The Initiative changed all that. In the 25 years before the Initiative, only one of the then 31 Areas of Concern—waterfront communities with ecological or health impairments—had been taken off the cleanup list. In the first five years of the Initiative, the Presque Isle Area of Concern (AOC) in Pennsylvania has been taken off the list and cleanup has been completed in five more for ultimate delisting. Waukegan Harbor, once called the “world’s worst Polychlorinated Biphenyls (PCB) mess,” is now a case study in persistent restoration action prevailing over persistent toxic pollution. In other AOCs, people who once thought cleanup would never be completed are now finding hope that it will be completed, and in their lifetime.

Asian carp. Asian carp, which can eat many times their body weight in plankton—one base of the food chain—could further undermine the Great Lakes ecosystem if they ever get in and become established. Within months after my appointment in the summer of 2009, a newer monitoring technique called “environmental DNA” was turning up genetic material from two kinds of Asian carp—silver and bighead—further upstream toward Lake Michigan than previously expected. We used the Initiative, whose first funding came through only months before, to provide emergency funding to plug holes in the permeable Chicago Area Waterway System. That, and tenacious work by representatives from agencies in the United States and Canada, has meant that in the past five years, these equally tenacious fish have not made it to Lake Michigan to become established.

With the shutdown of the Toledo metro area’s water supply from toxic cyanobacteria having taken place a year ago, the thick, almost florescent green growth is a reminder along too many coastlines that phosphorus doesn’t just fertilize crops on land. Too much of it washing downstream fertilizes dangerous algal growth in the water. Under the first five years of the Initiative, the amount of farmland acreage under conservation program management in three priority watersheds—the Maumee and Western Lake Erie Basin, Saginaw Bay and Green Bay watersheds—has increased by more than two thirds from previous levels.

That’s the official report. Check it out at http://glri.us.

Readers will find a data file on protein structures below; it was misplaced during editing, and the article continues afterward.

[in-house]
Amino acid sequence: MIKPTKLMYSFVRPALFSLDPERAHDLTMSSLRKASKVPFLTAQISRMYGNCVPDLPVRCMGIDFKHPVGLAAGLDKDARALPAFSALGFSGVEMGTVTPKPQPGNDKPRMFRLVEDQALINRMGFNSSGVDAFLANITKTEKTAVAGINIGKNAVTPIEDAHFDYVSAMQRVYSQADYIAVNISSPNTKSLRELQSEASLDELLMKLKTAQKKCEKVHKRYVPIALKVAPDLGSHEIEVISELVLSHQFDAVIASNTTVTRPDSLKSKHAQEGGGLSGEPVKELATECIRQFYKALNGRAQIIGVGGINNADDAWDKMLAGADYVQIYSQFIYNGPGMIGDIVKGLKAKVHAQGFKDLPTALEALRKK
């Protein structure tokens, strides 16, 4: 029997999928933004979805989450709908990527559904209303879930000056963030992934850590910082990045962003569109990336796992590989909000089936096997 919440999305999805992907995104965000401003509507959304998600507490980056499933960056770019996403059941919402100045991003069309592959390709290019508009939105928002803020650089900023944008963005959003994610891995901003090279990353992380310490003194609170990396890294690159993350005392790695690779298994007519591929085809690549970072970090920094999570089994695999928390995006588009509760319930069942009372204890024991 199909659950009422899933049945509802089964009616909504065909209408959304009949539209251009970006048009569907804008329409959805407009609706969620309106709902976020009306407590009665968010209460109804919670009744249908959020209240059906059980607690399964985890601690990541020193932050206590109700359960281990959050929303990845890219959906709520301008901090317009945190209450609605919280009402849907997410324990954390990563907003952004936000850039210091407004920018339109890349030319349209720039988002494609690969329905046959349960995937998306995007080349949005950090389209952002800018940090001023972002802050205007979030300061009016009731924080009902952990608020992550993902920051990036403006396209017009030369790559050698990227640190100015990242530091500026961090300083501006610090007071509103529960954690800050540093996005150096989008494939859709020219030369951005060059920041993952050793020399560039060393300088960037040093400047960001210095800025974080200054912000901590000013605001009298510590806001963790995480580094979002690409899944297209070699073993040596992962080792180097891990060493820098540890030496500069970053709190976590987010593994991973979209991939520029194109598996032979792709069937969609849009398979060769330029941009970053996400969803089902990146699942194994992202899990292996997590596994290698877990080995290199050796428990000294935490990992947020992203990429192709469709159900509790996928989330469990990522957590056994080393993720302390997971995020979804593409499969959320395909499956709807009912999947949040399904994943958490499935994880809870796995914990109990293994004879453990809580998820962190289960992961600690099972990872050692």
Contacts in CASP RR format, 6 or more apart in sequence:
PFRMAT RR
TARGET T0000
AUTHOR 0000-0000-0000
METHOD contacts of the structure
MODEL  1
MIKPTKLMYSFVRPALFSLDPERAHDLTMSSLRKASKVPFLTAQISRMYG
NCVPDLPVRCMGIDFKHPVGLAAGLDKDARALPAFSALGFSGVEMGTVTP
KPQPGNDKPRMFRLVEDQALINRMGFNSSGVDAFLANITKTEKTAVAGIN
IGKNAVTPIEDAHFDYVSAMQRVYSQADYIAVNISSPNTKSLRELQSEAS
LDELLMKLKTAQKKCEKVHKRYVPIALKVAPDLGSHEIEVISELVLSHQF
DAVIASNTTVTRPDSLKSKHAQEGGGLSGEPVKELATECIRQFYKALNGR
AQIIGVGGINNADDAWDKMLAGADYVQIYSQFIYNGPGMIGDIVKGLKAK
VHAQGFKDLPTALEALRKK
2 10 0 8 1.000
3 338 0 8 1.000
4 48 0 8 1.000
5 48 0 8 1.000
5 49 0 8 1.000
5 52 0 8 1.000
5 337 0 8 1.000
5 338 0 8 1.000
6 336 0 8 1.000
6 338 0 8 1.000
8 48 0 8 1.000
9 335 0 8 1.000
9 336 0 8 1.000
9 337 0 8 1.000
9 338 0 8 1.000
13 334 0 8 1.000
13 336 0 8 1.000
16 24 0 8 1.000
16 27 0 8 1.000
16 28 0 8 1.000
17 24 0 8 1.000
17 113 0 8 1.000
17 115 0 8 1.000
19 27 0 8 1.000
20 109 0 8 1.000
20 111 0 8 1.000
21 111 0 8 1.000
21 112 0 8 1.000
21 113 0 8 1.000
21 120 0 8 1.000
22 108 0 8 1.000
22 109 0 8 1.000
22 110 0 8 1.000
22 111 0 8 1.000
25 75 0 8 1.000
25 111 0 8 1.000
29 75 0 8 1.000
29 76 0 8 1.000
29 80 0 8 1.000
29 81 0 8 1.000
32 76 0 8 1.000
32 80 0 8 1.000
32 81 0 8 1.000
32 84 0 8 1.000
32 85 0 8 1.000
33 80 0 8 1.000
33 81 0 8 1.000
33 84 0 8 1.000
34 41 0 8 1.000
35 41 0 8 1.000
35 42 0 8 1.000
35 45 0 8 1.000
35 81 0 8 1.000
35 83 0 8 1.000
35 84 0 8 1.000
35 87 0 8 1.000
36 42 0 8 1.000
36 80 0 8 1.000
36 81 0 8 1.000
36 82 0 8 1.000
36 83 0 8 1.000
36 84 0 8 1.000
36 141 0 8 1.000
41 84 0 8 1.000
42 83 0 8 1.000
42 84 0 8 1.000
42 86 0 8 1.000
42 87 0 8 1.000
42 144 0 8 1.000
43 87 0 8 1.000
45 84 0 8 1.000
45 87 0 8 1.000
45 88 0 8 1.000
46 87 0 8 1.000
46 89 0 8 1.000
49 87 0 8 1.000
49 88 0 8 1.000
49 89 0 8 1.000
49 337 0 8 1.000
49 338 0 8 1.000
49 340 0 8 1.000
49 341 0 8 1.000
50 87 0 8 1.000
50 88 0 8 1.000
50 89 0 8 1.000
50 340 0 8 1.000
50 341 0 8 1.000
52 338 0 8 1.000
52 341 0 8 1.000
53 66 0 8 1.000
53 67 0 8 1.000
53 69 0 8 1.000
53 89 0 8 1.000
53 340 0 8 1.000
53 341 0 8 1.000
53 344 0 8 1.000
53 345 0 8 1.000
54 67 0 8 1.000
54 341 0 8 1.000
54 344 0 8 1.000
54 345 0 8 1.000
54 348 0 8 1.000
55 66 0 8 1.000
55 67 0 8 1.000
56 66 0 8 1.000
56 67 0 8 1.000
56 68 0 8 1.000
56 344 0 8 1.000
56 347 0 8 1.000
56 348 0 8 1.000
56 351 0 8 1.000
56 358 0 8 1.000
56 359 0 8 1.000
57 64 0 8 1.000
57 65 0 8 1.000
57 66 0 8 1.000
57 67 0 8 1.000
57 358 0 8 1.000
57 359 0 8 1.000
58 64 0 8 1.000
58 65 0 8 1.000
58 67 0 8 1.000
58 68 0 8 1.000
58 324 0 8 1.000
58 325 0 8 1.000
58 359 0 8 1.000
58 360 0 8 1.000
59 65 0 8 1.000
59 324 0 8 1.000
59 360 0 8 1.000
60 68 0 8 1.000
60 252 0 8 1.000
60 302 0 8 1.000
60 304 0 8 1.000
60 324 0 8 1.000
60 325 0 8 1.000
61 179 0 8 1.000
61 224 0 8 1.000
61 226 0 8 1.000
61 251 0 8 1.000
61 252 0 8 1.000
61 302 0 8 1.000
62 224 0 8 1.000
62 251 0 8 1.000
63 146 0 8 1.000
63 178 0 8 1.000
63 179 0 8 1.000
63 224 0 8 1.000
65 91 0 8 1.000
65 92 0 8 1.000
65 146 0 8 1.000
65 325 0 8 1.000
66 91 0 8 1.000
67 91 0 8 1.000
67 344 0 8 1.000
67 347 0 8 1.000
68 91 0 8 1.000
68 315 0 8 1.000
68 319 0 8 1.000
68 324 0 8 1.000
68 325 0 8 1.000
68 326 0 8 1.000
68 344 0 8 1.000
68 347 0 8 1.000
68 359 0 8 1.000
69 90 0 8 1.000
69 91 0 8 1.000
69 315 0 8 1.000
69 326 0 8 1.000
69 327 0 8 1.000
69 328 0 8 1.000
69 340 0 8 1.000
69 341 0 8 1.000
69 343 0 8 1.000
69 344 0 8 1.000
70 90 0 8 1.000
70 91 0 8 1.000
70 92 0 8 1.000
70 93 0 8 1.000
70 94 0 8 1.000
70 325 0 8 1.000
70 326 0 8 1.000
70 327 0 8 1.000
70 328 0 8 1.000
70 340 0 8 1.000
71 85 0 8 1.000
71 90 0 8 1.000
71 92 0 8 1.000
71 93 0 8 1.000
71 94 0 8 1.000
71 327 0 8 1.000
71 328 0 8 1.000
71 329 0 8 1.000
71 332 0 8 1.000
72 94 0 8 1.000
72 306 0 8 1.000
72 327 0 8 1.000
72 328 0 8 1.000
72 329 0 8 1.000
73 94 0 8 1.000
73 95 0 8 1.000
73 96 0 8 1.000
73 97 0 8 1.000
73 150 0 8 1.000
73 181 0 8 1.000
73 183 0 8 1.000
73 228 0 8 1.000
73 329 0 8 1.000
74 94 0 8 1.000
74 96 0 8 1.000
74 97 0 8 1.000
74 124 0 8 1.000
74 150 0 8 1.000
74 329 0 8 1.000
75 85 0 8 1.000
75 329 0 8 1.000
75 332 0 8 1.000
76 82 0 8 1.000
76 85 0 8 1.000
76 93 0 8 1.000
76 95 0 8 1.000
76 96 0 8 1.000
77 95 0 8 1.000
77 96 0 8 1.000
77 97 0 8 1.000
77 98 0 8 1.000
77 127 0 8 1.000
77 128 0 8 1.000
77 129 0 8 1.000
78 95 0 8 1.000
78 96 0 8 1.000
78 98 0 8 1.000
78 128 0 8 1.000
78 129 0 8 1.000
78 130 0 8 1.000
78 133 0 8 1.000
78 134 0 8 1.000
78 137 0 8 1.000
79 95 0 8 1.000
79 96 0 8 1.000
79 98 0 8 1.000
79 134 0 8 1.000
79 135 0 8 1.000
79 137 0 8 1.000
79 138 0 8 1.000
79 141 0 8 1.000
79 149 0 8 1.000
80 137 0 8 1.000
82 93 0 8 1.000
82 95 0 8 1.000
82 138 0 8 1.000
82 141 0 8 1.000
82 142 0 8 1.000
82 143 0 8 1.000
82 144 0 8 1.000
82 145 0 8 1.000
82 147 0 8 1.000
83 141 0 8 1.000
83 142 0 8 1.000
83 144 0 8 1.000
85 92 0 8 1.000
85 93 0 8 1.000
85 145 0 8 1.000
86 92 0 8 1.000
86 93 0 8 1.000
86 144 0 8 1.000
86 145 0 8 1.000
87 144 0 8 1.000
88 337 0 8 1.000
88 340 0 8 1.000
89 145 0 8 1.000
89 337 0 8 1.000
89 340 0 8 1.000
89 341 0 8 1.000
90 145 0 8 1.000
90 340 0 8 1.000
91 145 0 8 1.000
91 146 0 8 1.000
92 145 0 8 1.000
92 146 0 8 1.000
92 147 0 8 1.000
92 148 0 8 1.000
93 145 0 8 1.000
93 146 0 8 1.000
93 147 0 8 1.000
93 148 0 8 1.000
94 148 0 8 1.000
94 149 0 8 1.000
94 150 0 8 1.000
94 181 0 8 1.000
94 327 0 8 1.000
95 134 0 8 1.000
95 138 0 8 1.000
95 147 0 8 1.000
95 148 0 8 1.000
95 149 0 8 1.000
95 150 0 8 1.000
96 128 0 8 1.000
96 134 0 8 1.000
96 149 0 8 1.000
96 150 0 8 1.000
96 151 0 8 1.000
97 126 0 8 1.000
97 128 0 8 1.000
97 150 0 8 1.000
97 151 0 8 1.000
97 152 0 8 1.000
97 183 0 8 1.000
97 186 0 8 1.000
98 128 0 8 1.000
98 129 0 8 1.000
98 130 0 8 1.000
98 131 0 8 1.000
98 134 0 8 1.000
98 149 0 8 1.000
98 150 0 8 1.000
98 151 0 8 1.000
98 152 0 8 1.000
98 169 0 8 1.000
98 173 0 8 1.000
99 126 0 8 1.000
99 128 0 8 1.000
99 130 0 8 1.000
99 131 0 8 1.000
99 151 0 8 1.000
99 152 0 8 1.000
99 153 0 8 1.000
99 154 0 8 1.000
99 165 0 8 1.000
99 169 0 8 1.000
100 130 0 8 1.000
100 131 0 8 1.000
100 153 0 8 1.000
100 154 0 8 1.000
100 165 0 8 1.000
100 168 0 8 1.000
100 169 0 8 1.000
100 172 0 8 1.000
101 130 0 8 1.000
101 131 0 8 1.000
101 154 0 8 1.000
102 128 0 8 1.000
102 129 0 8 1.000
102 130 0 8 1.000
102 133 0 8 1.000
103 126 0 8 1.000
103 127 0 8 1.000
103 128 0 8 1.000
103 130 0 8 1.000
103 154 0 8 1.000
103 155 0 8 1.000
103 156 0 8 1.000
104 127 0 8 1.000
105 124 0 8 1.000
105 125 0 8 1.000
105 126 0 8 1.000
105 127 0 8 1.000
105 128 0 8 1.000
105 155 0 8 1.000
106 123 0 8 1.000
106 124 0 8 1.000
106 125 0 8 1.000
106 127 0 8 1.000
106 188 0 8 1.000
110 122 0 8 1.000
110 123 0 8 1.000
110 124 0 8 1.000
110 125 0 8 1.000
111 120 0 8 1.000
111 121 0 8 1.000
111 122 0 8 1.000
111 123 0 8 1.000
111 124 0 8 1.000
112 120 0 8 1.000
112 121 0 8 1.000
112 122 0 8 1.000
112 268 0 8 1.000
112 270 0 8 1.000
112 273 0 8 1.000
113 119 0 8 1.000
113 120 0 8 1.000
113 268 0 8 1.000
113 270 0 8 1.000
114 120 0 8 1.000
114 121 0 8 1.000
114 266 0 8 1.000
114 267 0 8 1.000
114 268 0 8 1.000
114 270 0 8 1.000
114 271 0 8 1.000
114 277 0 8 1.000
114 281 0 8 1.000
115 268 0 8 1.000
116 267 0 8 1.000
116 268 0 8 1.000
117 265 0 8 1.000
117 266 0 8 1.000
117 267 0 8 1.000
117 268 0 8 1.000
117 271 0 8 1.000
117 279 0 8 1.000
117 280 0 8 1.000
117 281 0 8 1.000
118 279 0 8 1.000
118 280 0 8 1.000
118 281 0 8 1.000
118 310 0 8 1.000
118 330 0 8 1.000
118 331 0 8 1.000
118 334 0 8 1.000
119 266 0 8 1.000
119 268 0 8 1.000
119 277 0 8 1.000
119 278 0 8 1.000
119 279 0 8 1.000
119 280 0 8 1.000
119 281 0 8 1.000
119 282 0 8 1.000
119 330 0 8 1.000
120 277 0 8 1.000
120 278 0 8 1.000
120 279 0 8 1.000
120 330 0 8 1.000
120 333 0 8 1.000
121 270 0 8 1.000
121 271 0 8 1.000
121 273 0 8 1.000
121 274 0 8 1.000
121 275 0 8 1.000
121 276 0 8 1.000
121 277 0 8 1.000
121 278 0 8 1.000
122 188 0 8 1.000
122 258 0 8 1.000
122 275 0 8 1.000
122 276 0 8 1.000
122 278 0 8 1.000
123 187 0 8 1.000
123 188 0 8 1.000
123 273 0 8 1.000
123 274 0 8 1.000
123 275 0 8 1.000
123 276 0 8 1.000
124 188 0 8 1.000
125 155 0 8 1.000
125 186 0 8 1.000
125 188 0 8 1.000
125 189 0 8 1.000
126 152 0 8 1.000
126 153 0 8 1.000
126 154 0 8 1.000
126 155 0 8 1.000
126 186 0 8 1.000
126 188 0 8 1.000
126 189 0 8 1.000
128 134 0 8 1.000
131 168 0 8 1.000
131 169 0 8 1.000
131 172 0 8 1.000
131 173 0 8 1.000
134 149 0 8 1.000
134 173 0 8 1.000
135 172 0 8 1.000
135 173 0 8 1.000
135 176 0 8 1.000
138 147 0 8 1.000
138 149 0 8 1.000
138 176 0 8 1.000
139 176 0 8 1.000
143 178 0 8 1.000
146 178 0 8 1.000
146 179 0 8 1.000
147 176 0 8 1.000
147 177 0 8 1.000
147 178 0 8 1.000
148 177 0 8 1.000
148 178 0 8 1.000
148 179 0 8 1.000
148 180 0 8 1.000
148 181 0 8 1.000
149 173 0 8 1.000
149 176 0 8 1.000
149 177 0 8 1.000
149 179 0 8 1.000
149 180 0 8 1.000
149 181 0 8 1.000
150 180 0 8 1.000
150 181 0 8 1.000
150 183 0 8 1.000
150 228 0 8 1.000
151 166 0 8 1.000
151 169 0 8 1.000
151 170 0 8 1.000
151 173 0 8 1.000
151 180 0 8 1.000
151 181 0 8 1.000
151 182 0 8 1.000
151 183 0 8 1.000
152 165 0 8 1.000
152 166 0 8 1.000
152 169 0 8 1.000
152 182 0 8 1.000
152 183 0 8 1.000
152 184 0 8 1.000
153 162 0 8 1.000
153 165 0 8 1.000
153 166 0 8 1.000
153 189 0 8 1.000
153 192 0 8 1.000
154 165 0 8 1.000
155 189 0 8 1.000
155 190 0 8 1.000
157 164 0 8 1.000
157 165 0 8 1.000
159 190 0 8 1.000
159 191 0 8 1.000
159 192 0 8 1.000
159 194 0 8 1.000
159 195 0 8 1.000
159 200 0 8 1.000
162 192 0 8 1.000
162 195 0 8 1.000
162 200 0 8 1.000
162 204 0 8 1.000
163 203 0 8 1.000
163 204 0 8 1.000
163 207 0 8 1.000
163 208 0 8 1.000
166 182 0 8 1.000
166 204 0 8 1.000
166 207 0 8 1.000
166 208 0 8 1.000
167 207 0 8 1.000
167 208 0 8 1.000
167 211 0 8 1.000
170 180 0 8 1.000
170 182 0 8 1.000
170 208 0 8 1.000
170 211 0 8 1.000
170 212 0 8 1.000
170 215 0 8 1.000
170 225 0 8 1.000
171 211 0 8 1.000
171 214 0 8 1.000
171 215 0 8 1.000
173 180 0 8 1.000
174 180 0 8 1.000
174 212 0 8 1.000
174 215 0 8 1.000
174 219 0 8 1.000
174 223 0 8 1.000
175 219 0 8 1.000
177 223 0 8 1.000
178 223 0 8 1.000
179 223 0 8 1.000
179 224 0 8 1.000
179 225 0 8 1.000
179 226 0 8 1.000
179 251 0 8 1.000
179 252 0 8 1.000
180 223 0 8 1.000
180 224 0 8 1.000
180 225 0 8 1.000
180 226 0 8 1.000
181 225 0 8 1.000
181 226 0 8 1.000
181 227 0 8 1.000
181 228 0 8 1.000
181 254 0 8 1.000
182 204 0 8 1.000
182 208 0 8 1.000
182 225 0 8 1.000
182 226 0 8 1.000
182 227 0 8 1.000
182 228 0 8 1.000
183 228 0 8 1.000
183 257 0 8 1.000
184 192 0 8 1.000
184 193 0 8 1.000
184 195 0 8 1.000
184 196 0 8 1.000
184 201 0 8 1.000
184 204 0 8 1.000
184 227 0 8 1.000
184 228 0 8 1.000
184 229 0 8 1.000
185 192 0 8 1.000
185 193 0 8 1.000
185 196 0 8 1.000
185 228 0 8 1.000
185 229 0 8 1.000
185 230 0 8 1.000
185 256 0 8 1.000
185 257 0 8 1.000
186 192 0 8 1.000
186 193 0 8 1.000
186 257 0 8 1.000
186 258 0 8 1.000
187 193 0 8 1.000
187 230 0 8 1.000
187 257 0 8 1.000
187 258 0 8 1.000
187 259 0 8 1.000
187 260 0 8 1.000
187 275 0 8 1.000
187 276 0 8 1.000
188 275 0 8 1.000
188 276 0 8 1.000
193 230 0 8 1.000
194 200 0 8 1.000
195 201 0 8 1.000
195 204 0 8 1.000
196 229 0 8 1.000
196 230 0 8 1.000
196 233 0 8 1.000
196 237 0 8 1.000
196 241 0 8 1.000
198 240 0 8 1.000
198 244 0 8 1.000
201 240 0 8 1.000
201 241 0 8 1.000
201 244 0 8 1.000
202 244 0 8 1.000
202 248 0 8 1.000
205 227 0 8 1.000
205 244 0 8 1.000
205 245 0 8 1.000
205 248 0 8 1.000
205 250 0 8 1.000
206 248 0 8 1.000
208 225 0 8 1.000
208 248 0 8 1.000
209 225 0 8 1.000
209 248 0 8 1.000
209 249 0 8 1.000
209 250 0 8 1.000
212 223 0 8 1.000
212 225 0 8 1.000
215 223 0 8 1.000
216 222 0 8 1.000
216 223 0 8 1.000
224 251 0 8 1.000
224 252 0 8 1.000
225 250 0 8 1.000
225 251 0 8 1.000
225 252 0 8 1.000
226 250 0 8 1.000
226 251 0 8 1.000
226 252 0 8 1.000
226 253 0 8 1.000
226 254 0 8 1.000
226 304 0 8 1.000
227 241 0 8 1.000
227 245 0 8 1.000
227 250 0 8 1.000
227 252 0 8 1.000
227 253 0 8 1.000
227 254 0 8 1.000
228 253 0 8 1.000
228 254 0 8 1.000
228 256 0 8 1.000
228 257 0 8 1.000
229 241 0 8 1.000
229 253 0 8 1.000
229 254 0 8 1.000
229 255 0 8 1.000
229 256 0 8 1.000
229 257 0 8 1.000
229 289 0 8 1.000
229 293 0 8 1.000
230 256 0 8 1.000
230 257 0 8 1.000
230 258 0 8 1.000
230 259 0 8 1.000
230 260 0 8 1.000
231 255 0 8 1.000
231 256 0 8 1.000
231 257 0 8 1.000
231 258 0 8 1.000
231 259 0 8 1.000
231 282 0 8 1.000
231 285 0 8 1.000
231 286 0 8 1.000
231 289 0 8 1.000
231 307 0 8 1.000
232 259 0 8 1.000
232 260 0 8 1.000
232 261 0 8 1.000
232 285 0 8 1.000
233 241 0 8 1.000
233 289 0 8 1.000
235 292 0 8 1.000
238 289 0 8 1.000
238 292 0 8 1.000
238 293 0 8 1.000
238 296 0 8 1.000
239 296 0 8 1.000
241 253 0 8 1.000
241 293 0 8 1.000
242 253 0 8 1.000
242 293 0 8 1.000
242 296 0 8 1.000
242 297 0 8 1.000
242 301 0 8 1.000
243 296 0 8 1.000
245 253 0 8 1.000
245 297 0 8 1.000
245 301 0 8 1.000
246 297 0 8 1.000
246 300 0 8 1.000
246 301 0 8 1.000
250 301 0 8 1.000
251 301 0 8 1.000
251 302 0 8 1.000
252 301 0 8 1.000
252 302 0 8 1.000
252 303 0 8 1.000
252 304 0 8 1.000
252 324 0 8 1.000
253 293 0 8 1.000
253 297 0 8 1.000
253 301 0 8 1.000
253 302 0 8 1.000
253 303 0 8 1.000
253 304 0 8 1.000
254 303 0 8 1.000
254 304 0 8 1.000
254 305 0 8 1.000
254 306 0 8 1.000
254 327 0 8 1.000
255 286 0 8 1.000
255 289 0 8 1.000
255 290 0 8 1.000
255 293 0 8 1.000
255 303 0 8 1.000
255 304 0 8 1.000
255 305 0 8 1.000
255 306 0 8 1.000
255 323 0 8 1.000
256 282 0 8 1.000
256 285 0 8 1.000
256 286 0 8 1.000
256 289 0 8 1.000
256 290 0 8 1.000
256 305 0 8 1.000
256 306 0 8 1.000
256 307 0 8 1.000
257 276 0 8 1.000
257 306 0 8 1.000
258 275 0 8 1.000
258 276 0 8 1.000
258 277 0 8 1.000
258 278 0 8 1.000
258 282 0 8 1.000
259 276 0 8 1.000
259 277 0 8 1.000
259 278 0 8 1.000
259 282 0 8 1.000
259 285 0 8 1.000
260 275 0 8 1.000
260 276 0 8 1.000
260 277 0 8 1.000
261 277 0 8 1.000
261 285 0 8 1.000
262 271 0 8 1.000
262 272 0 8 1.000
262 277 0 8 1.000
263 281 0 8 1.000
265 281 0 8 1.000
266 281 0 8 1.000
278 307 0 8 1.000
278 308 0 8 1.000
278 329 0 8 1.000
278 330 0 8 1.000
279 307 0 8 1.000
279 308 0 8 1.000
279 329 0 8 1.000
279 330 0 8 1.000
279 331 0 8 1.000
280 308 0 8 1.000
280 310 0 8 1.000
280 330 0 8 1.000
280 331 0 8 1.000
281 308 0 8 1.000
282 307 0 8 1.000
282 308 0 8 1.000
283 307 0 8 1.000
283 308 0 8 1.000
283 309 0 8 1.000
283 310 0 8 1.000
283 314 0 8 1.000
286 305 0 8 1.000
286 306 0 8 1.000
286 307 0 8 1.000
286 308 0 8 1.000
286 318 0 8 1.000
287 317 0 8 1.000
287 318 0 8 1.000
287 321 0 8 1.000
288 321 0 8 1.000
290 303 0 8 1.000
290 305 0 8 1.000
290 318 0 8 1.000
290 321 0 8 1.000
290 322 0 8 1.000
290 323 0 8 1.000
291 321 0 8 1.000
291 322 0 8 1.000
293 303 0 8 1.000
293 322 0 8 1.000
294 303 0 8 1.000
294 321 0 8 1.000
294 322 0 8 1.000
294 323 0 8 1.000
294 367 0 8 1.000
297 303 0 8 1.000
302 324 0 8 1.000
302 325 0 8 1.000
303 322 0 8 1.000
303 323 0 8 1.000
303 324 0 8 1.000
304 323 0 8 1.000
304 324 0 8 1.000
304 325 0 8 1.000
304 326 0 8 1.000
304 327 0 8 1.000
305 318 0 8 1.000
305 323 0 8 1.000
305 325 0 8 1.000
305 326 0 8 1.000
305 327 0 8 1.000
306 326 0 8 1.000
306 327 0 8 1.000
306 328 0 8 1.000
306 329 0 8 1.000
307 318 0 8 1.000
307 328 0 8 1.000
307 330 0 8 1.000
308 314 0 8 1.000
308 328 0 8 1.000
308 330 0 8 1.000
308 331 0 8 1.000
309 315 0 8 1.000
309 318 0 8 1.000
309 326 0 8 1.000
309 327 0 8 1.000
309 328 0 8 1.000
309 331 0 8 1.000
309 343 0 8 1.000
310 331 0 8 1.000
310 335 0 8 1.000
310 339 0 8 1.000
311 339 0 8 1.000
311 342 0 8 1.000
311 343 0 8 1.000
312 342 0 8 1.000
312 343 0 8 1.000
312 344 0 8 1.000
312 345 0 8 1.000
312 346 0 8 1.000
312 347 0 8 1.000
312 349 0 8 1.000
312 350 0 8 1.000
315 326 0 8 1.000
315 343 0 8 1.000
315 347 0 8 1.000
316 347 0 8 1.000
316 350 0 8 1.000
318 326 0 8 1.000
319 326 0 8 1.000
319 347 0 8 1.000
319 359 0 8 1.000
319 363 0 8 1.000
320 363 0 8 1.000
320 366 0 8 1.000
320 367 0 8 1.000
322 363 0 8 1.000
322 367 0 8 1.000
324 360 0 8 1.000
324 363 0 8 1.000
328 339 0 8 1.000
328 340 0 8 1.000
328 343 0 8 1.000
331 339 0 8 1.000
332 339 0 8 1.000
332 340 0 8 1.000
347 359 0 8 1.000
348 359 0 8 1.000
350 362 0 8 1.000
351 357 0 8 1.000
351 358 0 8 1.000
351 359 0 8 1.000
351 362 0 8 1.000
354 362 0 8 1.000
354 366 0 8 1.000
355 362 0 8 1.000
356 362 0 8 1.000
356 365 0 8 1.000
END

But if you want to know some of the unofficial successes under the first five years of the Initiative, check out the next post for Part 2.

Editor's Note: The views expressed here are intended to explain EPA policy. They do not change anyone's rights or obligations.

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Re-connecting the Two Hearted River

A six-year effort has now been completed—using funds from EPA’s Great Lakes Restoration Initiative and other sources—to re-connect 35 miles of the Two Hearted River. As a result, this waterway is now one of the longest free-flowing rivers in the Great Lakes.

Though the Two Hearted is the only designated wilderness river in the state, that doesn’t mean the watershed hasn’t been beaten up, much of its bruising from sweeping white pine clear-cutting decades ago. More recently, stream crossings over culverts have collapsed, creating jams and resulting in sediment pouring into the waterway. The stream then fractured, with spawning beds smothering from siltation.

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Restoring Our Monuments

monumnetsOn a recent morning run around the National Mall, I took my first swing by the newly-restored Washington Monument since it had closed after an August 2011 earthquake. From afar and up close, patches show where the tower has been revitalized, resuscitated and renewed. The goal was never to restore it to its original look and condition. Nothing can ever be truly “restored” in the pure sense; I’ve sometimes wondered why the word even exists. But that was never the goal. The goal was to restore its functionality.

When President Obama first proposed the Great Lakes Restoration Initiative in 2009 that was the goal, too. These magnificent natural monuments—shared by Canada, eight states, dozens of tribes and thousands of municipalities, and home to some 95 percent of the nation’s fresh surface water—had been crumbling ecologically. Decades of habitat loss, alien species invasions, phosphorus runoff that causes mats of harmful algae, and industrial pollution had caused extreme wear such that we needed to accelerate progress in restoring their functionality.